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Mixtec Language Facts and Information

Information About Mixtec Language

Mixtec language topics and discussion
Mixtec speakers in the Phrasebase community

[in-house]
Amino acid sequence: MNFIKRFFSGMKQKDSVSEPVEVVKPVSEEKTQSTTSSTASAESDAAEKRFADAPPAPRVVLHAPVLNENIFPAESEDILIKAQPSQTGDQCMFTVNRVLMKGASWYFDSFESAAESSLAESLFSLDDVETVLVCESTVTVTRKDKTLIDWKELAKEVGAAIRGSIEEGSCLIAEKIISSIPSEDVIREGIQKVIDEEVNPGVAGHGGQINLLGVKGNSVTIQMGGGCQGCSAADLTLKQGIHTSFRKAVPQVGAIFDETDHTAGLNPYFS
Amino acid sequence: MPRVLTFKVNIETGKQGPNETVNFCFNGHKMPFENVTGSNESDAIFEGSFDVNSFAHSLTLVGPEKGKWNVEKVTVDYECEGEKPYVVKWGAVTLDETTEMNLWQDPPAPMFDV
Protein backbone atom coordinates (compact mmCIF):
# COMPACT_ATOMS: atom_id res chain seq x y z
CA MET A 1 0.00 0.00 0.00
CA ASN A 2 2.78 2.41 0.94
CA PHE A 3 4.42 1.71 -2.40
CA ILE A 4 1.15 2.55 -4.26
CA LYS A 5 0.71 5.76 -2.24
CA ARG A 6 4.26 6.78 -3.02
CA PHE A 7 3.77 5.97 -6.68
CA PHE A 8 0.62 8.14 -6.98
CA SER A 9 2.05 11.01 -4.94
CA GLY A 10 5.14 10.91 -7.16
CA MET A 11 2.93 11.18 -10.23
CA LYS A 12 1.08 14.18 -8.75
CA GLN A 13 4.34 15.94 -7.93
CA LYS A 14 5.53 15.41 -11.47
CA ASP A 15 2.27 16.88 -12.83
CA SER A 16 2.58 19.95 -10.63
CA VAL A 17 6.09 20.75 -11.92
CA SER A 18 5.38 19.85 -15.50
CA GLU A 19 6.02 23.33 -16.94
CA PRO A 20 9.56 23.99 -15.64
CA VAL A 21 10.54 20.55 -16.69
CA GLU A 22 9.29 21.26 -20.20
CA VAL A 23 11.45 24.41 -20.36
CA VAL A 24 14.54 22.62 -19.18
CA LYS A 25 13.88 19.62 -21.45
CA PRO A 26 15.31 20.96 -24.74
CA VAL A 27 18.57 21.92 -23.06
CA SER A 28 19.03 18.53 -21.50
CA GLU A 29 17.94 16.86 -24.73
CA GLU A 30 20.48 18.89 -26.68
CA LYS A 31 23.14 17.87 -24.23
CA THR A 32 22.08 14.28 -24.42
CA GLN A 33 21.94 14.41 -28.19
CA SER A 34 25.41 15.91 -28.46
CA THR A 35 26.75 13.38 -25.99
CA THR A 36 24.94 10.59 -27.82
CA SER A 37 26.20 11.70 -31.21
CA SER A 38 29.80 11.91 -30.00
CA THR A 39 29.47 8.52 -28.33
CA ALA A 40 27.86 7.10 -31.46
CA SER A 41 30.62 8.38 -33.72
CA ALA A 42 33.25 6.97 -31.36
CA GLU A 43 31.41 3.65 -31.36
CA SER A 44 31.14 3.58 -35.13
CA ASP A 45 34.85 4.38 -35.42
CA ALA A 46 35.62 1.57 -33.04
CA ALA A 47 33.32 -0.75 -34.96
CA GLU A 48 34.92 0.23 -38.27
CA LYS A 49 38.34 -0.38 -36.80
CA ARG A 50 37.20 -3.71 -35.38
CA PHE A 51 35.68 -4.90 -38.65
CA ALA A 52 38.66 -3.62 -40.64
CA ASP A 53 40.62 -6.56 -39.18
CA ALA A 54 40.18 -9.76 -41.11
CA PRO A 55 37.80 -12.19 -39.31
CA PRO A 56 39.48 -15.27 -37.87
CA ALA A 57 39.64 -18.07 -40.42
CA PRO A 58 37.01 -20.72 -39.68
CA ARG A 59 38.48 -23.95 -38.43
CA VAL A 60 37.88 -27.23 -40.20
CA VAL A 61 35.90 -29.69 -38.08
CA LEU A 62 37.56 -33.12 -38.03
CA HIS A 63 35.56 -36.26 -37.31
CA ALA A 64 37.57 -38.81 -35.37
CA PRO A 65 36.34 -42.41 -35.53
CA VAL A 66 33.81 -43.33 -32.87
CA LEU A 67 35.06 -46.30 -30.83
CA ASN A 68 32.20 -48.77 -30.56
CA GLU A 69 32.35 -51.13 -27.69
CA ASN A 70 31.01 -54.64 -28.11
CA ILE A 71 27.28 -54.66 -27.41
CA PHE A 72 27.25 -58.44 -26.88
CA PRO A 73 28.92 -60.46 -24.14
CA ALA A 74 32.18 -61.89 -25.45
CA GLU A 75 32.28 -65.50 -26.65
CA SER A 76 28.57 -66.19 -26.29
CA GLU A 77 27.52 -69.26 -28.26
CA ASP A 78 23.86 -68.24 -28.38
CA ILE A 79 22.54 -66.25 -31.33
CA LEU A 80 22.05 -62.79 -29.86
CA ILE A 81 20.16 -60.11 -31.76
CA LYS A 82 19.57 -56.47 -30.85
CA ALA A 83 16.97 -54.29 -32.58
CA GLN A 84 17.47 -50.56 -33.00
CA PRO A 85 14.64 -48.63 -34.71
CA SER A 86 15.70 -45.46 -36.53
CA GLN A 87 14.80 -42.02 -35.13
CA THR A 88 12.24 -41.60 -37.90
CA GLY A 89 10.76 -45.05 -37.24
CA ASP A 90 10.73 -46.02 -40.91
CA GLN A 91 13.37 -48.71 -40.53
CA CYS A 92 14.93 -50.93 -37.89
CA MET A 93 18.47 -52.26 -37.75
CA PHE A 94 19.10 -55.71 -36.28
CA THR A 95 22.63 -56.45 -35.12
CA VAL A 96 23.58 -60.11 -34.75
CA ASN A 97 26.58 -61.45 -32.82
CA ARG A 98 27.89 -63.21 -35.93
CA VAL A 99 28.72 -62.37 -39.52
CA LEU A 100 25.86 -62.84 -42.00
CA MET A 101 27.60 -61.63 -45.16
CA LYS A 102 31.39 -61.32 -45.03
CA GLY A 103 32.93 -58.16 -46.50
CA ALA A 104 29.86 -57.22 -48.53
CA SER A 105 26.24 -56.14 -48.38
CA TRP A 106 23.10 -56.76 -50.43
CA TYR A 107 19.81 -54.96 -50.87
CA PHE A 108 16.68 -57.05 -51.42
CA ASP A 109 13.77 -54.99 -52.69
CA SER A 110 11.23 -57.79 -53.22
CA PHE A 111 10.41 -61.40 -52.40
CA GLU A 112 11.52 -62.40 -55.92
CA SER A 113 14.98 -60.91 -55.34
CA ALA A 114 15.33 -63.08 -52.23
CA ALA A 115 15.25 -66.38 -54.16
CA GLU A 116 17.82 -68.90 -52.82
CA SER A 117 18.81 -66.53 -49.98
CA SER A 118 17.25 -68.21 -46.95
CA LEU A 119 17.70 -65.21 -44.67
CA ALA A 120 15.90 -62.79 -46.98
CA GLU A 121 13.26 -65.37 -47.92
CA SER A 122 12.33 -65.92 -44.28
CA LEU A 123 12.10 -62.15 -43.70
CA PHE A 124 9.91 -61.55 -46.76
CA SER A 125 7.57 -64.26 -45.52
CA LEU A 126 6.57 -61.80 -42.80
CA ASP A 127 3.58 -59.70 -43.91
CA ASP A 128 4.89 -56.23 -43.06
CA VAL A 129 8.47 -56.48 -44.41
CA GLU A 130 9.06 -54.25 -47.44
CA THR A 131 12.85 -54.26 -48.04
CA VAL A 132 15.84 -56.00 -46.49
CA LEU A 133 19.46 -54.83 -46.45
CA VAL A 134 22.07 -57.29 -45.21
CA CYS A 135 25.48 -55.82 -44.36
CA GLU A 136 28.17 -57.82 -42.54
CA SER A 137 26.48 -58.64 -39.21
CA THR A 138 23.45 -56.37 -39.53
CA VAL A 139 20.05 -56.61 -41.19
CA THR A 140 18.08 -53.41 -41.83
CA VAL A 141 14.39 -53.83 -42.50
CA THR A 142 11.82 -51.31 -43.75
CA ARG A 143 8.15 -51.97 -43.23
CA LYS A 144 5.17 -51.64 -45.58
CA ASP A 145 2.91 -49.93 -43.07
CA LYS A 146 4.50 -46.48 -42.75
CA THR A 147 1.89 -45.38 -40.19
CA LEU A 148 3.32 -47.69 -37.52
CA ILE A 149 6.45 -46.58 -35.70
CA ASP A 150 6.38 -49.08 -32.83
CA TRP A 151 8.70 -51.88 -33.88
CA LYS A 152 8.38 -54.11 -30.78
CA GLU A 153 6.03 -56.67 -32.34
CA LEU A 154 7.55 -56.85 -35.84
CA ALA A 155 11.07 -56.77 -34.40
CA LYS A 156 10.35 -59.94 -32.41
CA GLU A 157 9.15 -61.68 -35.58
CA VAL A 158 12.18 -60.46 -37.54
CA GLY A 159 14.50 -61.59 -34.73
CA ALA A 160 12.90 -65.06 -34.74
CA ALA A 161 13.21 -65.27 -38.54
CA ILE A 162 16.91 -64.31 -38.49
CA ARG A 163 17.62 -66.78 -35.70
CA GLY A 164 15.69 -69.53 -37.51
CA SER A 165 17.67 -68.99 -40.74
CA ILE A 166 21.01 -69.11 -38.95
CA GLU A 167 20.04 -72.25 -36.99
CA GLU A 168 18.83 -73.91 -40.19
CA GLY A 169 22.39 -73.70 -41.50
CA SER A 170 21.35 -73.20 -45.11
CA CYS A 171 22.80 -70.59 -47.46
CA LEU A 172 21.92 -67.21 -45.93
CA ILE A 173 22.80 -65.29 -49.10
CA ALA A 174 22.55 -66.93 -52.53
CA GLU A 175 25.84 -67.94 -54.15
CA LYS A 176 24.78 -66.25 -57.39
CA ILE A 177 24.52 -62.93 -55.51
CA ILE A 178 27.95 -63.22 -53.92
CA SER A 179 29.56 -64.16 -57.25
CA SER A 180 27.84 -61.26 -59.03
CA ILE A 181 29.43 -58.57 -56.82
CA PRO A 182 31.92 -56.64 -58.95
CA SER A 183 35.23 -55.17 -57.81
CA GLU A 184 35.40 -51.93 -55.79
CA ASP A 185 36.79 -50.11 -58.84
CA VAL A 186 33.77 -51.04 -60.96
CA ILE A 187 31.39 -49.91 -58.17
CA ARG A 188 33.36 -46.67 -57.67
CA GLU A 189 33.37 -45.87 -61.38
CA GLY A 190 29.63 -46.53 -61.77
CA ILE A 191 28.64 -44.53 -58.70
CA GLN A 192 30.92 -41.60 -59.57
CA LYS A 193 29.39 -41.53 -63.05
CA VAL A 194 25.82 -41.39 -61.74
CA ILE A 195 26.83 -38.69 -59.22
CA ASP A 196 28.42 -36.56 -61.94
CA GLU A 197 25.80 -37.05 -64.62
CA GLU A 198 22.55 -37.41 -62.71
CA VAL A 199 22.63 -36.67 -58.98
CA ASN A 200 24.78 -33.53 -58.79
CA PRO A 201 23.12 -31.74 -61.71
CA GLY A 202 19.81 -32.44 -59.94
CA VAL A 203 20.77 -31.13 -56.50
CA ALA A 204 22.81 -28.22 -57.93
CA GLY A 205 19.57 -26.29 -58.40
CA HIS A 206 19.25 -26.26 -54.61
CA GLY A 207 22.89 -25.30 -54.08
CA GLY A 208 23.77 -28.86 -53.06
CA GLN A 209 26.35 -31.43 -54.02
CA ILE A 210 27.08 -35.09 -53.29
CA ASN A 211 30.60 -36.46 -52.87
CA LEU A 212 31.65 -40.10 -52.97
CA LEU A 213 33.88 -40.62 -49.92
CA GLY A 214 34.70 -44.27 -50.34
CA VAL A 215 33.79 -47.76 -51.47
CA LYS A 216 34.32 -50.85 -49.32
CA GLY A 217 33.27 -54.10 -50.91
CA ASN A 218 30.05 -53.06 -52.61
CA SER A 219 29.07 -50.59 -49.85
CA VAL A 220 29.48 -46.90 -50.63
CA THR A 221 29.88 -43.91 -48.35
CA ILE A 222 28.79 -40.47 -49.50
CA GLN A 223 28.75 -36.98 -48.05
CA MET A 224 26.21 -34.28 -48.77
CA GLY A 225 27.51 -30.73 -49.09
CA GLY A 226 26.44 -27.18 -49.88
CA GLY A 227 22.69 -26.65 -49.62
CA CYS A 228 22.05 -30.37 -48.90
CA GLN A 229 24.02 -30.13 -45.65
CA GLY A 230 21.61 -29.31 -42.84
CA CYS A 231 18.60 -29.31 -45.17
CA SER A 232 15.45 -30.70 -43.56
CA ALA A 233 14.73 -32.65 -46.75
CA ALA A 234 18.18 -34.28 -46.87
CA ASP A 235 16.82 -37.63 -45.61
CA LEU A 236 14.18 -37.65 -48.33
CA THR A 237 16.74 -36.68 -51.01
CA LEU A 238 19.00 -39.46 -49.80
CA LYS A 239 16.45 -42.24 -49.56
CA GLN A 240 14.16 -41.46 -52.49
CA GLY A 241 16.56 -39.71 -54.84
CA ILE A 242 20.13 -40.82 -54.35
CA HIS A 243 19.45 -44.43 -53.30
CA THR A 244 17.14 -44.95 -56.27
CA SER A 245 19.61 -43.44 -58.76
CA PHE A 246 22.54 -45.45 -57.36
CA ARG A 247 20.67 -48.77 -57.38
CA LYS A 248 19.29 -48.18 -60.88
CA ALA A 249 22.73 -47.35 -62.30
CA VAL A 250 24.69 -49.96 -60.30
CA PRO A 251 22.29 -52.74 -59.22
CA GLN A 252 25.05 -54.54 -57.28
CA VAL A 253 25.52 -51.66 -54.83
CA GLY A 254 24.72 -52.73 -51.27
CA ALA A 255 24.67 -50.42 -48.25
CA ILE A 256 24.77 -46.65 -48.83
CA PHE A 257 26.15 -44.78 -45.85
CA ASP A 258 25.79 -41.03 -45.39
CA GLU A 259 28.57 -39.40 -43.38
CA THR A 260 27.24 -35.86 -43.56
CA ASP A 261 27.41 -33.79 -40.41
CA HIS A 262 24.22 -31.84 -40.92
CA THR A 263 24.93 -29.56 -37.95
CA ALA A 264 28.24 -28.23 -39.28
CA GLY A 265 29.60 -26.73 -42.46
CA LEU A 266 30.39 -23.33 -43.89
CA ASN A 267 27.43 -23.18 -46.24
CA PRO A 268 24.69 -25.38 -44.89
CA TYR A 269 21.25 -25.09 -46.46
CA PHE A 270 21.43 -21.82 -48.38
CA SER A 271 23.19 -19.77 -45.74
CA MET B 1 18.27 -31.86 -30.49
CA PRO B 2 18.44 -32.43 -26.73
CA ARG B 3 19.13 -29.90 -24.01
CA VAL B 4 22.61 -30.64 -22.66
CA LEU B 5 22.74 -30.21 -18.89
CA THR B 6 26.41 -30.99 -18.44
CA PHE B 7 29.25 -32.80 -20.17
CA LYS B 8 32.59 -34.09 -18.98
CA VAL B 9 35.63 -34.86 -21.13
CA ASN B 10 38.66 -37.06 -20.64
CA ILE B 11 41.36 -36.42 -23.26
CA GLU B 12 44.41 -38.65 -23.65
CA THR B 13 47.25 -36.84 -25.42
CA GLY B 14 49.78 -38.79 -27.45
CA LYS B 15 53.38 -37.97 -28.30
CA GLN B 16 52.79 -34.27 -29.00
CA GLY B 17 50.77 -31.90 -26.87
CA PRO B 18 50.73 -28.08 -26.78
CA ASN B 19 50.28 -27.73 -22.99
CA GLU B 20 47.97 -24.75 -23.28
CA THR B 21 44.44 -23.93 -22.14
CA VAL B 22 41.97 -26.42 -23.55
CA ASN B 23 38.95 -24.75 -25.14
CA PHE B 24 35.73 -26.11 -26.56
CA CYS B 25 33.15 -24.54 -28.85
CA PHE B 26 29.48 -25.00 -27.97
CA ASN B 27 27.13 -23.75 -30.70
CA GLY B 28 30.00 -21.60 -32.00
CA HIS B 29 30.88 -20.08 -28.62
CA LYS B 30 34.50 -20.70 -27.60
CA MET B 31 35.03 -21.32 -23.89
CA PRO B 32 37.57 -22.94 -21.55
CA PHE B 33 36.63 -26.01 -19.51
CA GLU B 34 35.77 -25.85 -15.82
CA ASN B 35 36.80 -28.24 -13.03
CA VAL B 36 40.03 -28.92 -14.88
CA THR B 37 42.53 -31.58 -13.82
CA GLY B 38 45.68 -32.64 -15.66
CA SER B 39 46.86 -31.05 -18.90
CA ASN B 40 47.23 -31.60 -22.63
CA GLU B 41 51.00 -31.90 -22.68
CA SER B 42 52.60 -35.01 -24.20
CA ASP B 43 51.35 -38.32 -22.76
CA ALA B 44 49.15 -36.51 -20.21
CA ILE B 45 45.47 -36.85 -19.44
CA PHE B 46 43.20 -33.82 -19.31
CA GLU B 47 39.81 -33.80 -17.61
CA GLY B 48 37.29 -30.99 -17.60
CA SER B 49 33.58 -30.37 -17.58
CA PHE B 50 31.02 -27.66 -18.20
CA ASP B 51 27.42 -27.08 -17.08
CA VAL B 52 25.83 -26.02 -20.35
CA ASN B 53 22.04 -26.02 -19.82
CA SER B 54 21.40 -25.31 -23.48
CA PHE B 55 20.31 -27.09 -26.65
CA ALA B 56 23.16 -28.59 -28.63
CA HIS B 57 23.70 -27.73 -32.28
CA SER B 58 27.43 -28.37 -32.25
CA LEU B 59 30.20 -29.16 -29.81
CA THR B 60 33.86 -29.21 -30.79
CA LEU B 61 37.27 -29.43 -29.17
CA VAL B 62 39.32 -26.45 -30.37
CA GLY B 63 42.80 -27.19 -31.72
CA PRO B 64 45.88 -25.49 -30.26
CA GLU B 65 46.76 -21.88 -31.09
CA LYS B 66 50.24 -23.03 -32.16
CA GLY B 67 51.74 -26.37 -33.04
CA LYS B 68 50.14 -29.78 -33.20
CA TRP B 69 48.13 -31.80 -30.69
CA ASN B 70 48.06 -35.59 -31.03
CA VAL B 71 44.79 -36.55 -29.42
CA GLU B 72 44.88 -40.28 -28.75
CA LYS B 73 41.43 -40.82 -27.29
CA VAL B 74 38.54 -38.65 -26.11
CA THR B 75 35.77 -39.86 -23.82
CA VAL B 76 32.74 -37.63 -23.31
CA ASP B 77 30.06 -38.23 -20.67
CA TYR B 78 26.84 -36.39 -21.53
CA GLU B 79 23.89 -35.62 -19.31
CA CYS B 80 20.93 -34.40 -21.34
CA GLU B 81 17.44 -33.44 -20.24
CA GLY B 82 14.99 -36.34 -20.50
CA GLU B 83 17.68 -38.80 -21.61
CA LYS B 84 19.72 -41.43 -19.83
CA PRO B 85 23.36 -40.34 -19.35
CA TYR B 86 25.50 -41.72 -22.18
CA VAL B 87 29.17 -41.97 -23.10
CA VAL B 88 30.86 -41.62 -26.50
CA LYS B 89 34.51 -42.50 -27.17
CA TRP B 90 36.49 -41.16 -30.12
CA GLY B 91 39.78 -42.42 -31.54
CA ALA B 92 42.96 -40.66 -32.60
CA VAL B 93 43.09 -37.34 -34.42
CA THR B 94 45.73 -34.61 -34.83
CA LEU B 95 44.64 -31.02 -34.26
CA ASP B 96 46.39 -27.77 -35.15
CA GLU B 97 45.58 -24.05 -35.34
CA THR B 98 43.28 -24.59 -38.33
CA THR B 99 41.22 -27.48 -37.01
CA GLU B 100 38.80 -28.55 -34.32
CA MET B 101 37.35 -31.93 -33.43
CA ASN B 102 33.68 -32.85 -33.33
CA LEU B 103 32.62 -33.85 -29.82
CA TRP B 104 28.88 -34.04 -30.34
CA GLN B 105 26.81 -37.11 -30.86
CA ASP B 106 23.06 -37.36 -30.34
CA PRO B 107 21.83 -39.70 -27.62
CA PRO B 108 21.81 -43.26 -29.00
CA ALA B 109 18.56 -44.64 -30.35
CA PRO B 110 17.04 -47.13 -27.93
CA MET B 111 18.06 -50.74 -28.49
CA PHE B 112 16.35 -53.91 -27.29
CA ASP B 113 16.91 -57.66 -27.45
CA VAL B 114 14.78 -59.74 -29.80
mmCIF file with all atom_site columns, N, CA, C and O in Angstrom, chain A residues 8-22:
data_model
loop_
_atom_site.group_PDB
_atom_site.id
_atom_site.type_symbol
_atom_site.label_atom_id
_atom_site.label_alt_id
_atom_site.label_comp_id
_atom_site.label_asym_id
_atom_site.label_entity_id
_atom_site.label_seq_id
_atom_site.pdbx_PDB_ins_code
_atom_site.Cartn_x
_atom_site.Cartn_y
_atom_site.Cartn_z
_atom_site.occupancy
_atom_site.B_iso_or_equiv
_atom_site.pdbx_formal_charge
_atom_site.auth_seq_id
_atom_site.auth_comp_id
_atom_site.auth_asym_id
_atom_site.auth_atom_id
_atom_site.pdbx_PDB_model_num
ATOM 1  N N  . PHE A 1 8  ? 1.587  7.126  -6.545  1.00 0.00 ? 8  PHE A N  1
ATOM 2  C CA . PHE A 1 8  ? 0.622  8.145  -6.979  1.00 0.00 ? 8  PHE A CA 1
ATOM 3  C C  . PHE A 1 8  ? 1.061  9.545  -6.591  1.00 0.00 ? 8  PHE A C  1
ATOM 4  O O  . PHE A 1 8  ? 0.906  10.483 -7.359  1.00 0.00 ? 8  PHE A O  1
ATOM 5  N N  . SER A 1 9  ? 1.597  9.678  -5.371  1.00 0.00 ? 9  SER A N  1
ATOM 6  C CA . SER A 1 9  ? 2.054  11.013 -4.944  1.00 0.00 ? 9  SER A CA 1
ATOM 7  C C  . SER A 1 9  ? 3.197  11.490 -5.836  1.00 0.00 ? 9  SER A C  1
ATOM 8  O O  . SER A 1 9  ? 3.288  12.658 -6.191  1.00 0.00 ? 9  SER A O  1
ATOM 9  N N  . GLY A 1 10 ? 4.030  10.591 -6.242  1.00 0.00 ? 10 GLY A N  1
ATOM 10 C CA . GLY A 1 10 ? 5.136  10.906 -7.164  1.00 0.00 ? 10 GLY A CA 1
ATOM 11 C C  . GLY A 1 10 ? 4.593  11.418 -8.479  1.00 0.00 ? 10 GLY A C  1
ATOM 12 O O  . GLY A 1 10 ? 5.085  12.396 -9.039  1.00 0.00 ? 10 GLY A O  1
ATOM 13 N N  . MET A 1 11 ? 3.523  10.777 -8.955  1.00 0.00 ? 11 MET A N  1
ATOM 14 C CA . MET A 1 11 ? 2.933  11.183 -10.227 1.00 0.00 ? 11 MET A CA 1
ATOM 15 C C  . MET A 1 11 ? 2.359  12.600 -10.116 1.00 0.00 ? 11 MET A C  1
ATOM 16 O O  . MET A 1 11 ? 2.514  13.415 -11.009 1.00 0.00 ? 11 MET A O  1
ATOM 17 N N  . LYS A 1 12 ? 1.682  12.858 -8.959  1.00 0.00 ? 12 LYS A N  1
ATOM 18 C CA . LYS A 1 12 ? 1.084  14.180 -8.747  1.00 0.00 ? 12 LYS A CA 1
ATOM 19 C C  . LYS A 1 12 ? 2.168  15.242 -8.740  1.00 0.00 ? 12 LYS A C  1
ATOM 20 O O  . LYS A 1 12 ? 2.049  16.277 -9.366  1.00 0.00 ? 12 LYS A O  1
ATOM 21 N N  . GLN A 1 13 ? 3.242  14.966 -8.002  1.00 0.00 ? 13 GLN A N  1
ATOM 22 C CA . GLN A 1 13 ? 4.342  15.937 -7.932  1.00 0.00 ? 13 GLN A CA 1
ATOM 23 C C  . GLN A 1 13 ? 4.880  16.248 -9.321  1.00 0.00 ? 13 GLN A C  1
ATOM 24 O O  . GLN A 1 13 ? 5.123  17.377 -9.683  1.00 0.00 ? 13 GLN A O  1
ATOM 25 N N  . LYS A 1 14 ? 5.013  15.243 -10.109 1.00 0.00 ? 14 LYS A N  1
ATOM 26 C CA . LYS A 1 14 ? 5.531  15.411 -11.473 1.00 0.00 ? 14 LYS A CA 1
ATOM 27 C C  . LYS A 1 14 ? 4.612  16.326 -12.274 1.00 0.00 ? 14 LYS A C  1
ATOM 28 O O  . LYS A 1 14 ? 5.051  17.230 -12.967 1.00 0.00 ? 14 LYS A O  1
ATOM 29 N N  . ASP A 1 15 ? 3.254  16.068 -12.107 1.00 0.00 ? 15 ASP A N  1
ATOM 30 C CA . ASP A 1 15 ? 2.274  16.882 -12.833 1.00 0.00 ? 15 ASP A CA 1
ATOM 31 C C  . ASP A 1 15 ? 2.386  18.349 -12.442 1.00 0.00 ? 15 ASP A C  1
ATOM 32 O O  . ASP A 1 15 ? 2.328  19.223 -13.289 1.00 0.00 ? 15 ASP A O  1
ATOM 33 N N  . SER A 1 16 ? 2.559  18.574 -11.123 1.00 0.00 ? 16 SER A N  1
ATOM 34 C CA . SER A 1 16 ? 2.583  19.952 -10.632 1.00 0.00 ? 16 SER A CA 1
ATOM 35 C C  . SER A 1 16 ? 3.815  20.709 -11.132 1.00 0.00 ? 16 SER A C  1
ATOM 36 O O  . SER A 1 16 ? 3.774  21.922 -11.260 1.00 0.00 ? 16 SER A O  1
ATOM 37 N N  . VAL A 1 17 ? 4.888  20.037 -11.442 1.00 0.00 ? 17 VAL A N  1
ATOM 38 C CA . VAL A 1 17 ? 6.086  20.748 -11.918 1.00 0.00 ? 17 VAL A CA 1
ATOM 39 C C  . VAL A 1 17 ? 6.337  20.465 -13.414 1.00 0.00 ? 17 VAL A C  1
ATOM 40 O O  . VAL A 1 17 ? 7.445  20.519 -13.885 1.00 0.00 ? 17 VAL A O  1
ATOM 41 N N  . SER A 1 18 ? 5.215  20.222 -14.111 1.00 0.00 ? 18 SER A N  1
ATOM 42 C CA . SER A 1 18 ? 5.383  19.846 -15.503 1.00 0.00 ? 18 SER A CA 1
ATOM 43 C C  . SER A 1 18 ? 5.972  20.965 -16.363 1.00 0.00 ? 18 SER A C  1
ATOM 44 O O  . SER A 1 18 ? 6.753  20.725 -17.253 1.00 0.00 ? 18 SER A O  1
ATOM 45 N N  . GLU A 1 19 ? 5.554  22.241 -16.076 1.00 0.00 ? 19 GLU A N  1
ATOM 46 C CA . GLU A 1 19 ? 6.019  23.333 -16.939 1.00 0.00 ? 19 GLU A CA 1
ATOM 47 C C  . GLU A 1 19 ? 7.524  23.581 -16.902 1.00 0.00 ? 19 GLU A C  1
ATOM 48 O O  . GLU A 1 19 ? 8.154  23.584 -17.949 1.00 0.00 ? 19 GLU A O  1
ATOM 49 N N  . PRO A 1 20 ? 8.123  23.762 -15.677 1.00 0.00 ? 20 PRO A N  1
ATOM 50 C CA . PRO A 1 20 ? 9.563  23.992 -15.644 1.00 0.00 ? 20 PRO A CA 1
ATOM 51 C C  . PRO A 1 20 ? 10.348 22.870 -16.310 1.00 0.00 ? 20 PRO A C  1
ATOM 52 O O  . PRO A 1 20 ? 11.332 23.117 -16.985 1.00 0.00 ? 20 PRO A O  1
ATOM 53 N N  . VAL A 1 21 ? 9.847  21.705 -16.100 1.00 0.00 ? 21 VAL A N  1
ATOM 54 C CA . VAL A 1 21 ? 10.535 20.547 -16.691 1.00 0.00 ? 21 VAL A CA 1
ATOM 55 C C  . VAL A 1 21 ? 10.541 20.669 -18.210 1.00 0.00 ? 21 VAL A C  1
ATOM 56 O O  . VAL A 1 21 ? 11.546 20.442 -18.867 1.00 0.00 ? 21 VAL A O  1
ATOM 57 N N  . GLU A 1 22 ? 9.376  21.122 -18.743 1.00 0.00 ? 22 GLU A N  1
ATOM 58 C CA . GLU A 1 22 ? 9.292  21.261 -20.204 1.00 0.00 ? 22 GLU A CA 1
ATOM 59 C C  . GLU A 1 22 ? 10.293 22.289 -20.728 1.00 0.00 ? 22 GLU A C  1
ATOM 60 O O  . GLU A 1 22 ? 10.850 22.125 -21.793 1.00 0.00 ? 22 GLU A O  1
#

Extinct: no
Family: Other
Branch: Oto-Manguean
Continent: North America
Country: Mexico